(Published in the Fall/Winter of 2010 Newsletter)
Churches are often not aware of the tax implications of their organization. Once a church has employees, for example, many levels of taxes come into play. For example, a church usually cannot treat an employee as an independent contractor but the church is usually exempt from paying Unemployment Compensation taxes.
Churches do have to withhold and deposit regular employment taxes based on what is withheld from the employee and what is owed by the church as an employer. This can be paid and/or deposited either quarterly or monthly, depending on how much the yearly tax amount is. But Pastors are often treated as self employed under the Internal Revenue Code which means that the Pastor, rather than the church, is responsible to pay self-employment taxes (Social Security taxes) and to deposit the estimated taxes quarterly.
A church can shelter a reasonable amount of a Pastor’s salary, as a nontaxable housing allowance, and a church can reimburse a Pastor for actual expenses incurred such as mileage. However, such reimbursements must be part of an expense reimbursement plan and the expenses must be documented.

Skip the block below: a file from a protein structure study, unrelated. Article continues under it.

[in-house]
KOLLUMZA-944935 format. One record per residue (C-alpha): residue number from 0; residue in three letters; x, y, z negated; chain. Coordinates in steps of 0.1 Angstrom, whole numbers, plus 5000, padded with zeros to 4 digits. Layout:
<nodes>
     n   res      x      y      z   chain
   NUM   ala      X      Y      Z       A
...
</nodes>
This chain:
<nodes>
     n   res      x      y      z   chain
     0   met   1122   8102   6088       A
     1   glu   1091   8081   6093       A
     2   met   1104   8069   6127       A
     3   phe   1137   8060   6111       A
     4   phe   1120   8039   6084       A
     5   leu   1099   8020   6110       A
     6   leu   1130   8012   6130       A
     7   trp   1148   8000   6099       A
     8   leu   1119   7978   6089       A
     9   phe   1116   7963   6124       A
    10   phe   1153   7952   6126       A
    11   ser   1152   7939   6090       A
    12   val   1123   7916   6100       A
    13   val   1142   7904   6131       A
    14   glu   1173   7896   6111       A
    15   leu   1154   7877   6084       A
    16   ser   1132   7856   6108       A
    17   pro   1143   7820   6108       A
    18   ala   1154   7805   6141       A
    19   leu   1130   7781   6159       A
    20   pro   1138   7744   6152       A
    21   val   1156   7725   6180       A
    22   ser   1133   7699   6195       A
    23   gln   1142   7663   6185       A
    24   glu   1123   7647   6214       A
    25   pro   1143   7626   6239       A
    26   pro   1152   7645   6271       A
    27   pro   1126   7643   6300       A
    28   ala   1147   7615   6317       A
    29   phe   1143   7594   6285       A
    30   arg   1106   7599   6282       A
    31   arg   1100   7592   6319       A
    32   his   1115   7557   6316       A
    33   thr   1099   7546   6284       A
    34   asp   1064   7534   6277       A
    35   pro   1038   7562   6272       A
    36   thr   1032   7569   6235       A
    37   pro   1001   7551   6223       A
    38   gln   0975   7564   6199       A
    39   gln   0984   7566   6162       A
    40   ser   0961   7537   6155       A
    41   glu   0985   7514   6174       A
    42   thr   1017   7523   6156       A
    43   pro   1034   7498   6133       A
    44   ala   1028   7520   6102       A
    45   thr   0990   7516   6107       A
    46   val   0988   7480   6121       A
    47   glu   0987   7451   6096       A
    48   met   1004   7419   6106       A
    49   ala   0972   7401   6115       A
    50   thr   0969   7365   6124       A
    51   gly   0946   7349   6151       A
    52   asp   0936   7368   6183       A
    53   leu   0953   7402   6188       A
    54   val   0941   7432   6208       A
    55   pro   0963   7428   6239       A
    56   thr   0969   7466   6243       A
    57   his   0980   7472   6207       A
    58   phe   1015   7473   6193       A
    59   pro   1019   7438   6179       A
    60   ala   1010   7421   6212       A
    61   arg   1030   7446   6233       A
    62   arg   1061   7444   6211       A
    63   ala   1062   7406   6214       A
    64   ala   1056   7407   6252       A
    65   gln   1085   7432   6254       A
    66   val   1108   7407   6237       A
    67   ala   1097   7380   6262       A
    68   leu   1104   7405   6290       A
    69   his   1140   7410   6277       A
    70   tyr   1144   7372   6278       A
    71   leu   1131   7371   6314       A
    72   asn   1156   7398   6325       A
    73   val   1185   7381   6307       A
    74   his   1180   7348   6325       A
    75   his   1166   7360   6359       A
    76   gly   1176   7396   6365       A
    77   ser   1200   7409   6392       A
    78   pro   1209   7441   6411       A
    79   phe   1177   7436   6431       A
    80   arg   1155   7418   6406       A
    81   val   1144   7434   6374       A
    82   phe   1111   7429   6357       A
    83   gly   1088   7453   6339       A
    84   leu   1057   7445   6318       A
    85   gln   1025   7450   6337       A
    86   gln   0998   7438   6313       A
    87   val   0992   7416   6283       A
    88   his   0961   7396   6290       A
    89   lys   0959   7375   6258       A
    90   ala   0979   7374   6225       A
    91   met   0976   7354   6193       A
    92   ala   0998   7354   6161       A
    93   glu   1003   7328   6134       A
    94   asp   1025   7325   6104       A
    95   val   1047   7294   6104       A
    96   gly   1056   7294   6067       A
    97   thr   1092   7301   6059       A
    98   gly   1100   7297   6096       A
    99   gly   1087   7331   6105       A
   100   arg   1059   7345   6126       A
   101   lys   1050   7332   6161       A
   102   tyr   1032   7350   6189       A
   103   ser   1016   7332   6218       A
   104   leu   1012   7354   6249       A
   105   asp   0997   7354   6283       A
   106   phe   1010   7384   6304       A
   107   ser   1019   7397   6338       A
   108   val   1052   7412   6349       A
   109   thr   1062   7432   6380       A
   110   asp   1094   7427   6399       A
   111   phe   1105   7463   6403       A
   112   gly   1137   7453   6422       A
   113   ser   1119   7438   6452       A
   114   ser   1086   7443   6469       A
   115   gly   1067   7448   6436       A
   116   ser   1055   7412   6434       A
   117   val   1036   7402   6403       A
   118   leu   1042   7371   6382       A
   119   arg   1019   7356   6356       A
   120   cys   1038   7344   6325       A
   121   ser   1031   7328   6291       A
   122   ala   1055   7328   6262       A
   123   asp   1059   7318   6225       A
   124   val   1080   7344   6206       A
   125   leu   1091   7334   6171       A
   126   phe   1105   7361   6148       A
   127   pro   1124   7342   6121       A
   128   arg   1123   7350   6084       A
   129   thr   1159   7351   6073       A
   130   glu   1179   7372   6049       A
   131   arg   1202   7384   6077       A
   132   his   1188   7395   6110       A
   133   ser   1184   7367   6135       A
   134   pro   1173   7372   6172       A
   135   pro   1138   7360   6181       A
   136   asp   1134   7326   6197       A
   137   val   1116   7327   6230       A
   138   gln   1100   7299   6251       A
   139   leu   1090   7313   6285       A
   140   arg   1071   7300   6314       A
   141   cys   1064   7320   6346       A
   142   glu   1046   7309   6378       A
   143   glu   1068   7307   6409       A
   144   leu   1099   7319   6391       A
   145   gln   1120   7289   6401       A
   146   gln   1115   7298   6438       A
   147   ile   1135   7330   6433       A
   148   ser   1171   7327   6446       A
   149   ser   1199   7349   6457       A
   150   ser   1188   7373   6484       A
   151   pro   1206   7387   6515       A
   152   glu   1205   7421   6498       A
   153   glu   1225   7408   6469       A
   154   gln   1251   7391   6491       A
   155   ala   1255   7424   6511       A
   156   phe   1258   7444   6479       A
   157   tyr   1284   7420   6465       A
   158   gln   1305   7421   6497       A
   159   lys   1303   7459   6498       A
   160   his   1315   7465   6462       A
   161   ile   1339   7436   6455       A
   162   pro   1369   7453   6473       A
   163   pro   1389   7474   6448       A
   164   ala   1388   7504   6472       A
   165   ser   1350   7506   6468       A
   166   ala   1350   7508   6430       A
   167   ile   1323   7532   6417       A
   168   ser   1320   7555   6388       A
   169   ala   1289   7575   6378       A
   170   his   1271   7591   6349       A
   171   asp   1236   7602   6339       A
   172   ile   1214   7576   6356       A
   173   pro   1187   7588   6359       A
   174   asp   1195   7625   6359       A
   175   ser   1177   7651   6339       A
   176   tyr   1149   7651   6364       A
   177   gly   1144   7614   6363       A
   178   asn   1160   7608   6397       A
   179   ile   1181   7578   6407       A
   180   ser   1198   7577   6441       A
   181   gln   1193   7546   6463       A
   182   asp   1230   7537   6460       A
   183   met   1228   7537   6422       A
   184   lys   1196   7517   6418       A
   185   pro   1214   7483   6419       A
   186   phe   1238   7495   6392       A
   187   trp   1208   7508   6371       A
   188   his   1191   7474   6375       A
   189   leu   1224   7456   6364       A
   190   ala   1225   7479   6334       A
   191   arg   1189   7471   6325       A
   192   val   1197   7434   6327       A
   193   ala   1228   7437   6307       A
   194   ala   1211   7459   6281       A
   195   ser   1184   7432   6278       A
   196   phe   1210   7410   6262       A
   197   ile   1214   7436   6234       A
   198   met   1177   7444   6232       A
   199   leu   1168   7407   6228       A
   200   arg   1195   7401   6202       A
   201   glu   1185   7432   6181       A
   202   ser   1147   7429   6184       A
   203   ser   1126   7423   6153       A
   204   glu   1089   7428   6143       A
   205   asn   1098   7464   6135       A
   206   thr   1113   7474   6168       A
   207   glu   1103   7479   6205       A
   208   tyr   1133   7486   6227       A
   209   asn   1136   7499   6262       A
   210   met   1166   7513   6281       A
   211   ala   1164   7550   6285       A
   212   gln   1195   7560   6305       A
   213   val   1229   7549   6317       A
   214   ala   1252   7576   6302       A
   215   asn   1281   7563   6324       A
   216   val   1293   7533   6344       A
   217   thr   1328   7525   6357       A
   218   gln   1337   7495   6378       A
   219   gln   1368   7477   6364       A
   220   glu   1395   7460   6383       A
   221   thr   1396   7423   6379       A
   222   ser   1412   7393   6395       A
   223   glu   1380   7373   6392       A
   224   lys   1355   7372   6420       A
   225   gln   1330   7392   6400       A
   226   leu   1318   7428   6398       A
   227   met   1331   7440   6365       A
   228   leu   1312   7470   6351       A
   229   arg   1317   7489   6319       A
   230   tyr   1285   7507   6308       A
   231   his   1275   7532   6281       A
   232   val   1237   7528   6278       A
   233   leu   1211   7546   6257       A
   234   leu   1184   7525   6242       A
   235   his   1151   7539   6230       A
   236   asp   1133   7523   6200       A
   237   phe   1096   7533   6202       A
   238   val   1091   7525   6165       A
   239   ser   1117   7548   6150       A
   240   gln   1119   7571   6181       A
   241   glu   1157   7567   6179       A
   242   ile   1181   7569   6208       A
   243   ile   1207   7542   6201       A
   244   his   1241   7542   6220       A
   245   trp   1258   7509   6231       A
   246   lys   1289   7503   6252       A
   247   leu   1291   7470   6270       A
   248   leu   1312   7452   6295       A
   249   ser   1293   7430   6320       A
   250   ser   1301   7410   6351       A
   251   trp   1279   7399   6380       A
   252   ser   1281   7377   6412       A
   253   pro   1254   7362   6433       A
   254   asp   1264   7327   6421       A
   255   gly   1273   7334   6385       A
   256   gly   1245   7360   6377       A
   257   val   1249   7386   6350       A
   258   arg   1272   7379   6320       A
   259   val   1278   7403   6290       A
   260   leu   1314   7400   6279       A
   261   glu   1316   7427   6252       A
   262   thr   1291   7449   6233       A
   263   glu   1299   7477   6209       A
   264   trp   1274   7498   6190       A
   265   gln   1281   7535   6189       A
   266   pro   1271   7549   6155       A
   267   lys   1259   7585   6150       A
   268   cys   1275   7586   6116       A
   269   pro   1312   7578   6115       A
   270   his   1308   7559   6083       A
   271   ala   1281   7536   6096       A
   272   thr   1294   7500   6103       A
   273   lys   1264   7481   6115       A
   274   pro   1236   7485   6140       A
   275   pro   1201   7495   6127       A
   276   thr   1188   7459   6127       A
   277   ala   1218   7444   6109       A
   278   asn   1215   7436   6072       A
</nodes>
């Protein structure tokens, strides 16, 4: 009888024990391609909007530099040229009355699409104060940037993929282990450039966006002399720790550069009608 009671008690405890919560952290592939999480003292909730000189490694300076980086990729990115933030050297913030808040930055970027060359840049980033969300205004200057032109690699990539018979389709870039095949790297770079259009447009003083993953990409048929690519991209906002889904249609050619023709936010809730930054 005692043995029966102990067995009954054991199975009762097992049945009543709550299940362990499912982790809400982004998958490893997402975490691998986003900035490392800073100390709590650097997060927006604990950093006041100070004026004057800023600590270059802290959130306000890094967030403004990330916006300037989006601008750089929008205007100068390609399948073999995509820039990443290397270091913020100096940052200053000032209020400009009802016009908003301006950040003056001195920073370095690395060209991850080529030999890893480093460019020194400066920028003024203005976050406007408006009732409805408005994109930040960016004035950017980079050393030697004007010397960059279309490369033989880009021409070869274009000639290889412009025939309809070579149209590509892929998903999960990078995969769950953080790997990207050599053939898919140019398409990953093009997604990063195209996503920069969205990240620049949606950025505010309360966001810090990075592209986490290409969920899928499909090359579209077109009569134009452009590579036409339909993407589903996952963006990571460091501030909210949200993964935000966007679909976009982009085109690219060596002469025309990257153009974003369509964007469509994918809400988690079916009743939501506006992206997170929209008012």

Recently, one local church had a volunteer treasurer who forgot to deposit the employment taxes. The lawyers at Trinity Law helped the church get the proper taxes determined and deposited. We succeeded in getting some of the penalties waived for our client, the church. Needless to say, this church was very pleased with our work.
NOTE: The contents of this Newsletter are not intended to be, nor should they be taken as, specific legal advice as each situation is different. Please contact a lawyer with any questions you may have.
The attorneys at Trinity Law can help. Contact us now by calling, toll free, 1-866-464-5297.